The Oklahoman Editorial: Looking to fill a tough job: Looking for a job that is sure to challenge you — really challenge you? The trust that oversees the Oklahoma County jail may have just the ticket. The nine-person trust, formally the Oklahoma County Criminal Justice Authority, is accepting applications for the new position of jail administrator. [Editorial Board / The Oklahoman]

Ginnie Graham: Nonprofit leader Steven Dow leaves Tulsa in better shape: It was after midnight at the state Capitol when the former oversight commission of the Oklahoma Department of Human Services adjourned after a long discussion about a federal class-action lawsuit brought by former foster children. [Ginnie Graham / Tulsa World]

River seeks $1.5 million from council: Coming off an annual operating loss of $605,000 at the MAPS 3 whitewater park, the Oklahoma City Boathouse Foundation is once again turning to the public to stay afloat. [The Oklahoman]

City speeding up plans to fix dangerous Okla City Boulevard intersection: A key official with the City of Oklahoma City says the City is now actively considering their plan of action for a dangerous intersection on the newly-opened Oklahoma City Boulevard. [Free Press OKC]

Tulsa transit switches to redesigned bus system: A new season in Tulsa brought with it a new bus system. Changes to Tulsa Transit’s fixed-route system took effect Monday morning, the first day of fall. [Public Radio Tulsa]

Edmond police officers will not face charges in naked teen’s shooting death: The two police officers involved in the fatal shooting of an unarmed, naked teenager have been cleared of criminal wrongdoing. Sgt. Milo Box and Officer Denton Scherman were put on administrative leave with pay while the Oklahoma County district attorney reviewed the circumstances surrounding the April 29 death of Isaiah Mark Lewis, 17, of Edmond. [The Oklahoman]

Frustrated by police as a high schooler, TPD’s Project Trust inspires 19-year-old to study to be an officer: High schooler Katherine Kimbrel told a deputy chief that she felt frustrated by his presence in her school because police seem to enjoy intimidating and talking down to people. [Tulsa World]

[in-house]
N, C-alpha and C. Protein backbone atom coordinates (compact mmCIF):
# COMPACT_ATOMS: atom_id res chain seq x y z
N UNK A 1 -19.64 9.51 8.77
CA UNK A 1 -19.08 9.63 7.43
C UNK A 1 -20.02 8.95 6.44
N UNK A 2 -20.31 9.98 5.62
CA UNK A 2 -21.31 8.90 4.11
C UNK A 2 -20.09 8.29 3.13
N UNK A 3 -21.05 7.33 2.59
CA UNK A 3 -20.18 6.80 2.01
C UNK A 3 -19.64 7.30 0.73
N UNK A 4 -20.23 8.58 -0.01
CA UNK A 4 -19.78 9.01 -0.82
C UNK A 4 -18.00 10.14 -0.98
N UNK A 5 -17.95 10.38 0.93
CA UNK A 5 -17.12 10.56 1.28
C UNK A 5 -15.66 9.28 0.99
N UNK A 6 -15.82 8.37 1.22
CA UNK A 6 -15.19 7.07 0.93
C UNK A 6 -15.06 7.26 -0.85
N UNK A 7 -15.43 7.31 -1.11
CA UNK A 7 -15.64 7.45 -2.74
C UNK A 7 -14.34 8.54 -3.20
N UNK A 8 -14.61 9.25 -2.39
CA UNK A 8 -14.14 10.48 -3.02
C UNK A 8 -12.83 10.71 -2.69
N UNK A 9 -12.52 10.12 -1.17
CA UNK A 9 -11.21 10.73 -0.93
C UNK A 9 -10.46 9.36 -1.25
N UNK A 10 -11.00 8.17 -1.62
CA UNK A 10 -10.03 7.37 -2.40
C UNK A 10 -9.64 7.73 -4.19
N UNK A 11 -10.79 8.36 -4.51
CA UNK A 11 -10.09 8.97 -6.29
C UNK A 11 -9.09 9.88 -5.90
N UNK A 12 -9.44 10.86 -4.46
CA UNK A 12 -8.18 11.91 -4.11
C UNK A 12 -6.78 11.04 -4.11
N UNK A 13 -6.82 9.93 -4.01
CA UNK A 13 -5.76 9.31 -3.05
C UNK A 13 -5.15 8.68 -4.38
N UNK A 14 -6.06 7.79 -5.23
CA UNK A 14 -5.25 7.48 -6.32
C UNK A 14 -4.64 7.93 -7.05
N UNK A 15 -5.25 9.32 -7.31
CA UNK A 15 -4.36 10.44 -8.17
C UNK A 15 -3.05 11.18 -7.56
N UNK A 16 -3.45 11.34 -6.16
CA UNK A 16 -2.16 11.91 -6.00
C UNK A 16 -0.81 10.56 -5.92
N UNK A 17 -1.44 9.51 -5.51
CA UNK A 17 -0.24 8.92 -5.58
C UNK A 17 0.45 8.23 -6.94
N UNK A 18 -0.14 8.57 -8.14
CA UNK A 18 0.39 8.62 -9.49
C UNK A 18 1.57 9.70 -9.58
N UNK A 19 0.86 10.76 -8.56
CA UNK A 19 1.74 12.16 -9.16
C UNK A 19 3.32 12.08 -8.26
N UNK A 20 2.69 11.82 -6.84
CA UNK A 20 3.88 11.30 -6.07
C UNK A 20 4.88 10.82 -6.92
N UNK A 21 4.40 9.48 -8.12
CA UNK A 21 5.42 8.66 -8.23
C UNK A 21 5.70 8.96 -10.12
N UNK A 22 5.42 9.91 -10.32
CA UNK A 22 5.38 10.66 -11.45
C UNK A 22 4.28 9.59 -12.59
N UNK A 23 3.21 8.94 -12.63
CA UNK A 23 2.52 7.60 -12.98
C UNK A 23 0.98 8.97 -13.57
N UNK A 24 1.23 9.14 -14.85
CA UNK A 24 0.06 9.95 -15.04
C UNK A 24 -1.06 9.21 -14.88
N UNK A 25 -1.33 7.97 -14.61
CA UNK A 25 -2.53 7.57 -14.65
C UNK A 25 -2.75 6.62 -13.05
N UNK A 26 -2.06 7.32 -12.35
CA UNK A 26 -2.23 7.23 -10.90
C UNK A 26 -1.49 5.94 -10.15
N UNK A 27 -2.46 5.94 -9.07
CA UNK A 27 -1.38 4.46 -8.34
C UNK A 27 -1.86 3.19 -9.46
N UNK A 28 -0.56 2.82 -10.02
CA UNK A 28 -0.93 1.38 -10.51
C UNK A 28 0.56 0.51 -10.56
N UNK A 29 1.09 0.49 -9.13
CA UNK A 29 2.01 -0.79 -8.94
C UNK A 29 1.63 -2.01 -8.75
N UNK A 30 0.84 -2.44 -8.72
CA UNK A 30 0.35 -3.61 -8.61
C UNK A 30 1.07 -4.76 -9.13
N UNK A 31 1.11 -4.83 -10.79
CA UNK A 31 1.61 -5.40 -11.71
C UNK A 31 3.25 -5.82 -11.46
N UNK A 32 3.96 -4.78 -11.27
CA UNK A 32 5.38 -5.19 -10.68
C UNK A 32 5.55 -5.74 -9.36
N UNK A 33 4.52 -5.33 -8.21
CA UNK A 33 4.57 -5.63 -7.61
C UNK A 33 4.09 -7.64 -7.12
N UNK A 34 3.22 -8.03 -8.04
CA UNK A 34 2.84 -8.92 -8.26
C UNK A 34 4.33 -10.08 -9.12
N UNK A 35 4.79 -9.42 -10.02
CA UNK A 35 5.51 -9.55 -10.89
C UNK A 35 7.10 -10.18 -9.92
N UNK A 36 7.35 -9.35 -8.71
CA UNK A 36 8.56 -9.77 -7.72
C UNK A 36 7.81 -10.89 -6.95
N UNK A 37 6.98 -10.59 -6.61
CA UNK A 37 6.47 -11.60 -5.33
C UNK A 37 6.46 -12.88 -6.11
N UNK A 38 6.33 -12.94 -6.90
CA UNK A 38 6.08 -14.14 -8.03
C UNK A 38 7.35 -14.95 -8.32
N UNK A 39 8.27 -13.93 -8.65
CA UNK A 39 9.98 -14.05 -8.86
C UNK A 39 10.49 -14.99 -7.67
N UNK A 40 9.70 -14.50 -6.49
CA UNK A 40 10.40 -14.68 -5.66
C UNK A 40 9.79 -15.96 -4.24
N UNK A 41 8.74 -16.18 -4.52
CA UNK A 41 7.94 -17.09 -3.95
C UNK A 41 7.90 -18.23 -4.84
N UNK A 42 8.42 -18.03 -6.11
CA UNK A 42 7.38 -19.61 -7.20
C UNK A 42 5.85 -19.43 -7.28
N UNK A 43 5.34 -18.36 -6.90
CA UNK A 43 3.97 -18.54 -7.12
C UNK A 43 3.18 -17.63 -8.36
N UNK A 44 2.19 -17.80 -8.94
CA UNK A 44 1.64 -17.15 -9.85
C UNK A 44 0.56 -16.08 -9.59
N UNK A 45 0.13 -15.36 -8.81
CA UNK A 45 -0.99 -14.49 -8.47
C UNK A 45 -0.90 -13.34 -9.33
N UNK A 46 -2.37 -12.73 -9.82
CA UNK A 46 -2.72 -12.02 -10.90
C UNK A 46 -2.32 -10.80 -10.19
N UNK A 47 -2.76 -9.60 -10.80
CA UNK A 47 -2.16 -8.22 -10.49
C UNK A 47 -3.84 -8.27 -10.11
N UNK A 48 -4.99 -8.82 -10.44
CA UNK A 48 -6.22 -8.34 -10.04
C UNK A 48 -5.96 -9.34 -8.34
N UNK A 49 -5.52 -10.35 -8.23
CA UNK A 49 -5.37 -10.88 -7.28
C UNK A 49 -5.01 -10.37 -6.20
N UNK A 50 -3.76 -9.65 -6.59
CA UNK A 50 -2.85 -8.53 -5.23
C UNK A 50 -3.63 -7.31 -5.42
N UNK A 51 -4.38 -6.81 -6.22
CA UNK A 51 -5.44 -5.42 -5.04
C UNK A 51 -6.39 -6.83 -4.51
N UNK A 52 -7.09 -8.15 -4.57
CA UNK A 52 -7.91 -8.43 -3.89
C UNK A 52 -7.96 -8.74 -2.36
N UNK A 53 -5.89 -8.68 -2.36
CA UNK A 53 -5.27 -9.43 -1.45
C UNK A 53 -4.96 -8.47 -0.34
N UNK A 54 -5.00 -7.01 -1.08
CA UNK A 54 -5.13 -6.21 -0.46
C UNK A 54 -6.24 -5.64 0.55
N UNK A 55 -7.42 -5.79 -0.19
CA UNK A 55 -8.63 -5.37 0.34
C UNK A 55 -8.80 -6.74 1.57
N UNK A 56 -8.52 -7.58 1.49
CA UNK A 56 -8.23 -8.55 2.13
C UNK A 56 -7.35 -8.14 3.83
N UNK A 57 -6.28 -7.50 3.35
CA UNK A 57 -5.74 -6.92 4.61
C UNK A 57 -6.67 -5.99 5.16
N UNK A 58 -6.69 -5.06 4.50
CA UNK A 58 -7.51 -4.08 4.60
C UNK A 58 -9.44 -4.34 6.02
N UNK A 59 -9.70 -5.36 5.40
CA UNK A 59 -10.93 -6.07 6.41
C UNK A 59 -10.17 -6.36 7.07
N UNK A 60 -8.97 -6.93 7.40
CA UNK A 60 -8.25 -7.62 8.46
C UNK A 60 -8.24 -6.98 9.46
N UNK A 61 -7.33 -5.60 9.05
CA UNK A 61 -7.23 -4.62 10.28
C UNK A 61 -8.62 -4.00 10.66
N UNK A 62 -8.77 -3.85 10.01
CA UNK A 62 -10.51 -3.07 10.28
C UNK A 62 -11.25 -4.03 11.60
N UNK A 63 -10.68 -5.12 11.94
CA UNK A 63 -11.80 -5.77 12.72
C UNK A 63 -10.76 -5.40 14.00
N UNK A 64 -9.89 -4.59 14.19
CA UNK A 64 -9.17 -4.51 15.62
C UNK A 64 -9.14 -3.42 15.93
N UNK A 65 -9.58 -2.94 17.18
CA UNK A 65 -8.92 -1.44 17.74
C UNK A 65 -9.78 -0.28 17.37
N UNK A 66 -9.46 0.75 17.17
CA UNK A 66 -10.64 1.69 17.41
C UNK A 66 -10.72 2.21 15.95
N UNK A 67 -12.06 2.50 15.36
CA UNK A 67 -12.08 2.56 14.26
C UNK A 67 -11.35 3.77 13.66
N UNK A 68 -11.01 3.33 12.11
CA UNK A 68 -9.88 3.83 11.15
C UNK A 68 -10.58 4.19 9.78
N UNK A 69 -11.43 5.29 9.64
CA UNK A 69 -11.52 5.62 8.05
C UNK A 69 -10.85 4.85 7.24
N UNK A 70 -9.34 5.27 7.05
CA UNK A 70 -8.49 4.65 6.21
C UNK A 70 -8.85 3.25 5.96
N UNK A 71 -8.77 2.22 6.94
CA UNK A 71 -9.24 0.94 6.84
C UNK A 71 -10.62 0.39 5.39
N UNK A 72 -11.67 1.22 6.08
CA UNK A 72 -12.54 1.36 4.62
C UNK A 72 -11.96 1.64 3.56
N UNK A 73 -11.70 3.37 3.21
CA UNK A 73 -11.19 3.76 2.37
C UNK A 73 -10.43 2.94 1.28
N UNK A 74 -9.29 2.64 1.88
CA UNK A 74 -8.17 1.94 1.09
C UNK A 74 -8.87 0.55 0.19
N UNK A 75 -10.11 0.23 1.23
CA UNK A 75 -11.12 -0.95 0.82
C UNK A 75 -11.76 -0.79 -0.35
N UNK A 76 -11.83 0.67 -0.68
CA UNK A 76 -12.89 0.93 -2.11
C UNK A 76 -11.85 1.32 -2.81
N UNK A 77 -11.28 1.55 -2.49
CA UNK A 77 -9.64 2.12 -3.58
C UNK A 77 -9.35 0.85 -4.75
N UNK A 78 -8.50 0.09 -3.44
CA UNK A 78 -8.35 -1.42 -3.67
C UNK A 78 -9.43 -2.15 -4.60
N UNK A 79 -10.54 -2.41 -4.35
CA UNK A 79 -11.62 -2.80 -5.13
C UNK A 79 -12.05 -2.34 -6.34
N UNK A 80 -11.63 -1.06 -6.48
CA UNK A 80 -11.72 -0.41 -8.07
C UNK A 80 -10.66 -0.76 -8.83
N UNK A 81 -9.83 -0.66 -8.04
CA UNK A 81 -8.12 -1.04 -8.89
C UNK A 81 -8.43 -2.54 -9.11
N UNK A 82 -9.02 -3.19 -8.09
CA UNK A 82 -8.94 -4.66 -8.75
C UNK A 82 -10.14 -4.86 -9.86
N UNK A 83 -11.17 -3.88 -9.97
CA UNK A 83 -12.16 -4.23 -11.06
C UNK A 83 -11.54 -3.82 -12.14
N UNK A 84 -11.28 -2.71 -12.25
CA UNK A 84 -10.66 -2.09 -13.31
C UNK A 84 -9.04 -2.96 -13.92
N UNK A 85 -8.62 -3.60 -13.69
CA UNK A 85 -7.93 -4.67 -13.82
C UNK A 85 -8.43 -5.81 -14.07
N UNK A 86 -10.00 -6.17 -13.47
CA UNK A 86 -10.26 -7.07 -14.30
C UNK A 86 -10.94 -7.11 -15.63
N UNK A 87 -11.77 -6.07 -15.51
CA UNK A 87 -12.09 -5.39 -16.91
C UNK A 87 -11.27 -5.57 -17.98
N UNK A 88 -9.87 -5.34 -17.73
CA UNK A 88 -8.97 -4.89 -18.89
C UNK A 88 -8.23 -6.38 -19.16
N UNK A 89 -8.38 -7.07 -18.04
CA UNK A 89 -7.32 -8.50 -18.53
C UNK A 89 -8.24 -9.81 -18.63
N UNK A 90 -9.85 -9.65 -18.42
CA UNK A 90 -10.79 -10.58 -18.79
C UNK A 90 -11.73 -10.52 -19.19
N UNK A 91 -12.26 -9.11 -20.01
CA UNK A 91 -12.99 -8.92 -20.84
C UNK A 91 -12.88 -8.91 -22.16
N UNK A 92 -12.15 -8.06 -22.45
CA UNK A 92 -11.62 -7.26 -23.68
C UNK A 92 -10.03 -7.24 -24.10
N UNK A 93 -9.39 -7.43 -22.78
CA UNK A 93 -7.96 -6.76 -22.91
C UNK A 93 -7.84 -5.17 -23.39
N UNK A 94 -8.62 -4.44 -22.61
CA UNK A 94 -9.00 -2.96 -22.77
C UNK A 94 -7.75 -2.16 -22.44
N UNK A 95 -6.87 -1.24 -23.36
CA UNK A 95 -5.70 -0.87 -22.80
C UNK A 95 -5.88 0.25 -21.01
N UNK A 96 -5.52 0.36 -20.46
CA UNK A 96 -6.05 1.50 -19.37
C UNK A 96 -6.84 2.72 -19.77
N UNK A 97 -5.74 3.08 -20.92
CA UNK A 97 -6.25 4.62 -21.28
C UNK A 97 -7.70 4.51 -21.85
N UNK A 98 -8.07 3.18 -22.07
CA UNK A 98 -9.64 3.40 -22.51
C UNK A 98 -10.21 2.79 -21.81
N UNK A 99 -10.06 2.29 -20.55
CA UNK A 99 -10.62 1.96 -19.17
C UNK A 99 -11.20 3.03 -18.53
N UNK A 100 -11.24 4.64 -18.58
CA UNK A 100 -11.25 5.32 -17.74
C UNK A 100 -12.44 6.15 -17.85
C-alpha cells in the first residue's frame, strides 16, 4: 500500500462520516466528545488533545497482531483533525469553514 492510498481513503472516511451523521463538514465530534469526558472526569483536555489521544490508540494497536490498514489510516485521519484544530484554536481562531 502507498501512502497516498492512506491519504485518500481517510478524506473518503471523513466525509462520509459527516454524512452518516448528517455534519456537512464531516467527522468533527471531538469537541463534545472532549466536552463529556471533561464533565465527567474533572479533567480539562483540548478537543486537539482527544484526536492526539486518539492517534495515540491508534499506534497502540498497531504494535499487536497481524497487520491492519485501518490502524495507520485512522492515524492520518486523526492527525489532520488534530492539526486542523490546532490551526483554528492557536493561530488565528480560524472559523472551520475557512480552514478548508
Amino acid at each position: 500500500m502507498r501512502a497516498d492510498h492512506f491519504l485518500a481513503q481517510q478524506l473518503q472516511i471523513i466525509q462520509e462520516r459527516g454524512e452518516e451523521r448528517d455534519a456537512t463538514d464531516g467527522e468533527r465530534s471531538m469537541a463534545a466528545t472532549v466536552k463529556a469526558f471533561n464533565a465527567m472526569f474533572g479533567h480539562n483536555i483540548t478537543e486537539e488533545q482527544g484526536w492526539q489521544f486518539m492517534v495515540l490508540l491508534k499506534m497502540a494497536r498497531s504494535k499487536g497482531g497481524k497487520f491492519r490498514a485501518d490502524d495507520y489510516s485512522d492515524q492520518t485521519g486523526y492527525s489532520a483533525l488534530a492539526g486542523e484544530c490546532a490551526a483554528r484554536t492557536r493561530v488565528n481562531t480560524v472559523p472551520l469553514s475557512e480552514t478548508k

Blackface report at OU draws strong response from interim president: University of Oklahoma Interim President Joe Harroz Jr. said Monday a photo of a student wearing a black facial treatment is clearly racist, even as the student himself maintained it is not. [Tulsa World]

Risky business: Market for cybersecurity insurance on the rise: More businesses in Oklahoma are buying cybersecurity insurance to cover losses that might be incurred after a hack attack or some other data breach, lawyers who advise clients on cyberthreats say. [Journal Record ????]

Reclassify marijuana? FDA seeking comments on cannabis: The FDA isn’t asking because a possible dramatic shift in domestic weed policy is afoot. It’s asking because the World Health Organization is toying with the idea of rescheduling cannabis on its own. [NonDoc]

Quote of the Day

“Any solutions we have to give communities the access they need to the resources that will lift them out of poverty are very important. Growing up in communities of concentrated poverty undermines child well being, both in their development and physical growth.”

– OK Policy education policy analyst and KIDS COUNT coordinator Rebecca Fine on a new report on the disproportionate share of children of color in Oklahoma living in concentrated poverty [The Oklahoman]

Number of the Day


Number of Oklahoma children living in extreme poverty (less than 50% of the federal poverty line) in 2017

[Source: KIDS COUNT]

See previous Numbers of the Day here.

Policy Note

Study shows income gap between rich and poor keeps growing, with deadly effects: The expanding gap between rich and poor is not only widening the gulf in incomes and wealth in America. It is helping the rich lead longer lives, while cutting short the lives of those who are struggling, according to a study released by the Government Accountability Office. [New York Times]

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Jessica joined OK Policy as a Communications Associate in January 2018. A Mexican immigrant, she was a Clara Luper Scholar at Oklahoma City University where she obtained a B.A. in Political Science and Philosophy. Prior to joining OK Policy, Jessica worked at a digital marketing agency in Oklahoma City. She is an alumna of both the National Education for Women (N.E.W.) Leadership Institute (2013) and OK Policy's Summer Policy Institute (2015). In addition to her role at OK Policy, Jessica serves as a board member for Dream Action Oklahoma in OKC and communications director for Dream Alliance Oklahoma in Tulsa.